Social Spider has always tended towards the lowest possible overheads. It’s been based in other people’s offices, in the basement of the offices of an upmarket sex-shop, and currently lives in a three-desk office above The Mill, a community run space in Walthamstow. For me, I tend to work wherever I am, via the wonders of plugging in laptops and being on a mobile. I actually moved to Social Spider from another social enterprise that Social Spider was getting free office space from originally. At the point I moved to Social Spider in 2006, I had been editing a creative-writing web-site for three years, and doing creative-writing projects.
One in Four was amazing. A pain in the arse. But amazing. It’s given me the perfect excuse to spend my days talking to people with mental health difficulties, exploring what life is like and thinking about how it might be possible to make the way we deal with mental health as a society less shitty.
And, make no mistake, it is shitty. And shitty for lots of reasons we haven’t even begun to address yet.
Outside of work ? There’s an outside of work ?
In some respects, the whole experience of launching a national project that I made up, and then becoming the reluctant front person for it, has been the making of me.
7. Then, as now, you could be seen Tweeting content from conferences in the UK, and perhaps you are still running some of the training courses in topics, such as effective use of social media, that you did before. Are you in a position to say yet what else you may be doing ‘behind the scenes’, or is too early ?
8. Some will know your comments quite well on Twitter, but, for others, can you place what the magazine was about in relation to what often gets abbreviated in Tweets (maybe unhelpfully ?) to #socent – can you say what it is about a magazine as a social enterprises that makes it distinctive, and what are its strengths and advantages, as well as its likely drawbacks ?
When we were doing One in Four, I always tried to stay on the side of impartial journalism over committed journalism. This meant that we got some flak for covering the facts of the introduction of ESA [Employment and Support Allowance], rather than advancing opinion that it was wrong.
Looking back, one of the things that I wish that we could have had with One in Four was more investigative journalism. But that was out of our reach, I think. I still think we need more journos covering mental health, and that more of them should be people with direct experience...
I really do think there's a huge space that a strong press should occupy in mental health, but that's a very different project to One in Four. I don't ultimately think that there's a commercial model that could sustain both news reporting and investigative journalism in mental health in the UK. At the minute, even with the bloom of mental-health-related stories in UK media, we're only getting the surface of stories, not their core :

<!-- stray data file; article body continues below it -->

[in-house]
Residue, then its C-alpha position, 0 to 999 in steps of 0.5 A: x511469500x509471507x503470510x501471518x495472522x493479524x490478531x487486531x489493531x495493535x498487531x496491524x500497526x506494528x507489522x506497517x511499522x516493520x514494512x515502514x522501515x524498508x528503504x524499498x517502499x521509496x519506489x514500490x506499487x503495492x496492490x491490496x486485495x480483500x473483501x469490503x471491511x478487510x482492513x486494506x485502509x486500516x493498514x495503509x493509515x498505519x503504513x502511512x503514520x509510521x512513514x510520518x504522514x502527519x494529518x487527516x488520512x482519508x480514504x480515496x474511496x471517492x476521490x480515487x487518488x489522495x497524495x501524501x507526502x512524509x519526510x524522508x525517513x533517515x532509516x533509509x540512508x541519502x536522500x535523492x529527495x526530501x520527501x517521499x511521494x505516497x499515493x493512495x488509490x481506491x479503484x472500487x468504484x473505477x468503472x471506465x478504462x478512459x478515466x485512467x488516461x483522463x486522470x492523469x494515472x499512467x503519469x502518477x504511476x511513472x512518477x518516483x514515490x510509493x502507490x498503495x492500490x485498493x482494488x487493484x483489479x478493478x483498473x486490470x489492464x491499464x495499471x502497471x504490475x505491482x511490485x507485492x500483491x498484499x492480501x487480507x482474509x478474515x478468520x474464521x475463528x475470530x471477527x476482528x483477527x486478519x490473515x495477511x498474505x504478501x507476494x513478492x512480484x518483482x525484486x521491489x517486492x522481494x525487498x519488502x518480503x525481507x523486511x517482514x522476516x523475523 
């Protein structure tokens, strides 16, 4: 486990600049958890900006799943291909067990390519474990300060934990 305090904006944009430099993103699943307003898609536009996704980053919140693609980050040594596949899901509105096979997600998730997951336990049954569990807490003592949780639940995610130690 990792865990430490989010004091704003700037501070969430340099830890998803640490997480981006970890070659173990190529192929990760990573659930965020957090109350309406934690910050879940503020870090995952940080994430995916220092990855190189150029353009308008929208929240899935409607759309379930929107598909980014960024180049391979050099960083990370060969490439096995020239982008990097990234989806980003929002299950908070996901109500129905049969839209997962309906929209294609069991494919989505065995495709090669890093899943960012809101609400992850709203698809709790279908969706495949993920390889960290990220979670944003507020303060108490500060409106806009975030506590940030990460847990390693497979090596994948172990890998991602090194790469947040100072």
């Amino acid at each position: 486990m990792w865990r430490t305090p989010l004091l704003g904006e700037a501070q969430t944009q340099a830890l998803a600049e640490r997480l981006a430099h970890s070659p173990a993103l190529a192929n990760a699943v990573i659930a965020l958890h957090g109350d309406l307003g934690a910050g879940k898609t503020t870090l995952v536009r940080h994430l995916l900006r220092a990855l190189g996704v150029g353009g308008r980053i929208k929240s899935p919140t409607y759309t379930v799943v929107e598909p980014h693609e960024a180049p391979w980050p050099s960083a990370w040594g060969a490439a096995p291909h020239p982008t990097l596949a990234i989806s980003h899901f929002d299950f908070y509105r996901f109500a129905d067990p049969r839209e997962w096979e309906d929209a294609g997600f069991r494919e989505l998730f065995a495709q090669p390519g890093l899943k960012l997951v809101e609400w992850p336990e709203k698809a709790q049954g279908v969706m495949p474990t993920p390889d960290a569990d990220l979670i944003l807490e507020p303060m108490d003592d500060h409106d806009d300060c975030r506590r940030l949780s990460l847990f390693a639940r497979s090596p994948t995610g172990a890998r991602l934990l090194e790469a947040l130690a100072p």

A lot of the time in this country, we (me included) have thought we've been doing journalism, when we've been doing comment. Good, but the thing is that I don't see anyone anywhere who can put up the cash for the journalism needed to capture, and hold to account, events in mental health.
I wonder whether we'd see more attempted legal take-downs of mental-health bloggers if we could find a bit of money to finance journalism. At the minute, bloggers who do proper journalistic work, digging and covering stories, are vulnerable to the more powerful taking legal action, and there are a lot of mental-health-related stories that need exploring, but very few homes for them ‘to land in’ and that pay for the work.
Journalism is expensive, because it requires people to go to places, talk to people, find things out… It is out of reach for mental health in the UK at present, because we're blighted by a lack of historical context in the way in which we present current events, because, again, we have no press. And, if you're lucky enough to get the email 'Would you like to write about mental-health issue X ?', no one will stump up the cash for research.
Plus, there are very few people in the UK who know the mental-health ‘beat’ as journos to the level needed to link across stories : I mean, when was the last time that you saw a mental-health-related story that came from a top, high-level source, and was built on research ? Although I know a fair bit these days about mental health in this country, because I used our own money to find stuff out when doing One in Four, writing about mental health for public consumption has only ever been a small bit of what I do to pay the rent.
Money = time to get stories right, whereas, a lot of the time during the life of One in Four, our company and I very nearly couldn't pay the rent. I sometimes wonder who has contacts close to where decisions are made in mental health, and what it would take to turn those contacts into stories…
9. At the time of our previous interview (which has had more than 700 page-views), we looked at what you called The New Mental Health, which tied in with a first-ever trip outside the UK to Australia. I think that it was to a destination in the Republic of Ireland that you recently made another return-flight to give a talk.
How can you tie in these book-ends of speaking engagements both to what has been happening to your experience of life, and as you have seen it affecting the lives of those being told, for example, that they are ‘under-occupying’ property, even if ‘the spare bedroom’ is needed, say, to house dialysis equipment ? And how, if at all, have your ideas about The New Mental Health changed in the intervening time ?
10. Thank you for your time, Mark. Is there anything else that you would like to say in conclusion ?